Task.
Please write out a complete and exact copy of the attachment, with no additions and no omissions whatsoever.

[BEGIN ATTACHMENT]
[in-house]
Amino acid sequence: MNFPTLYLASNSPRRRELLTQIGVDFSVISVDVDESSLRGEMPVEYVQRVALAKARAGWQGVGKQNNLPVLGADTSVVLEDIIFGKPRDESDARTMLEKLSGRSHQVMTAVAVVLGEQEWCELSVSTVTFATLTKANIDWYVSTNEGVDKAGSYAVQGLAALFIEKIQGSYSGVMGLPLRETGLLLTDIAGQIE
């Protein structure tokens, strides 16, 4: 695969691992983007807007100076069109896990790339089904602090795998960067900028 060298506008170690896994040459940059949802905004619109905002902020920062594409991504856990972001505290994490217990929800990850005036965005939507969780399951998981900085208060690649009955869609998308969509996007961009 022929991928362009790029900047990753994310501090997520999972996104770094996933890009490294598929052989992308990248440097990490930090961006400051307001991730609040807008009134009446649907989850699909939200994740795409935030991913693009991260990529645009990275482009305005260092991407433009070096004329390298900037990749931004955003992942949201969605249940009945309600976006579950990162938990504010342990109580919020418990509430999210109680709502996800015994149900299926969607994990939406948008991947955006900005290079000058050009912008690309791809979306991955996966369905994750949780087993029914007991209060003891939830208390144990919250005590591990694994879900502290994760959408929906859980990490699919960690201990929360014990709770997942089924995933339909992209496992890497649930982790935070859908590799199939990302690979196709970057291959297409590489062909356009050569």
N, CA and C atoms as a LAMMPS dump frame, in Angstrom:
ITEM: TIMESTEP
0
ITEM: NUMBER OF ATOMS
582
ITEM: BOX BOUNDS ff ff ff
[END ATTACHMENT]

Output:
[in-house]
Amino acid sequence: MNFPTLYLASNSPRRRELLTQIGVDFSVISVDVDESSLRGEMPVEYVQRVALAKARAGWQGVGKQNNLPVLGADTSVVLEDIIFGKPRDESDARTMLEKLSGRSHQVMTAVAVVLGEQEWCELSVSTVTFATLTKANIDWYVSTNEGVDKAGSYAVQGLAALFIEKIQGSYSGVMGLPLRETGLLLTDIAGQIE
């Protein structure tokens, strides 16, 4: 695969691992983007807007100076069109896990790339089904602090795998960067900028 060298506008170690896994040459940059949802905004619109905002902020920062594409991504856990972001505290994490217990929800990850005036965005939507969780399951998981900085208060690649009955869609998308969509996007961009 022929991928362009790029900047990753994310501090997520999972996104770094996933890009490294598929052989992308990248440097990490930090961006400051307001991730609040807008009134009446649907989850699909939200994740795409935030991913693009991260990529645009990275482009305005260092991407433009070096004329390298900037990749931004955003992942949201969605249940009945309600976006579950990162938990504010342990109580919020418990509430999210109680709502996800015994149900299926969607994990939406948008991947955006900005290079000058050009912008690309791809979306991955996966369905994750949780087993029914007991209060003891939830208390144990919250005590591990694994879900502290994760959408929906859980990490699919960690201990929360014990709770997942089924995933339909992209496992890497649930982790935070859908590799199939990302690979196709970057291959297409590489062909356009050569």
N, CA and C atoms as a LAMMPS dump frame, in Angstrom:
ITEM: TIMESTEP
0
ITEM: NUMBER OF ATOMS
582
ITEM: BOX BOUNDS ff ff ff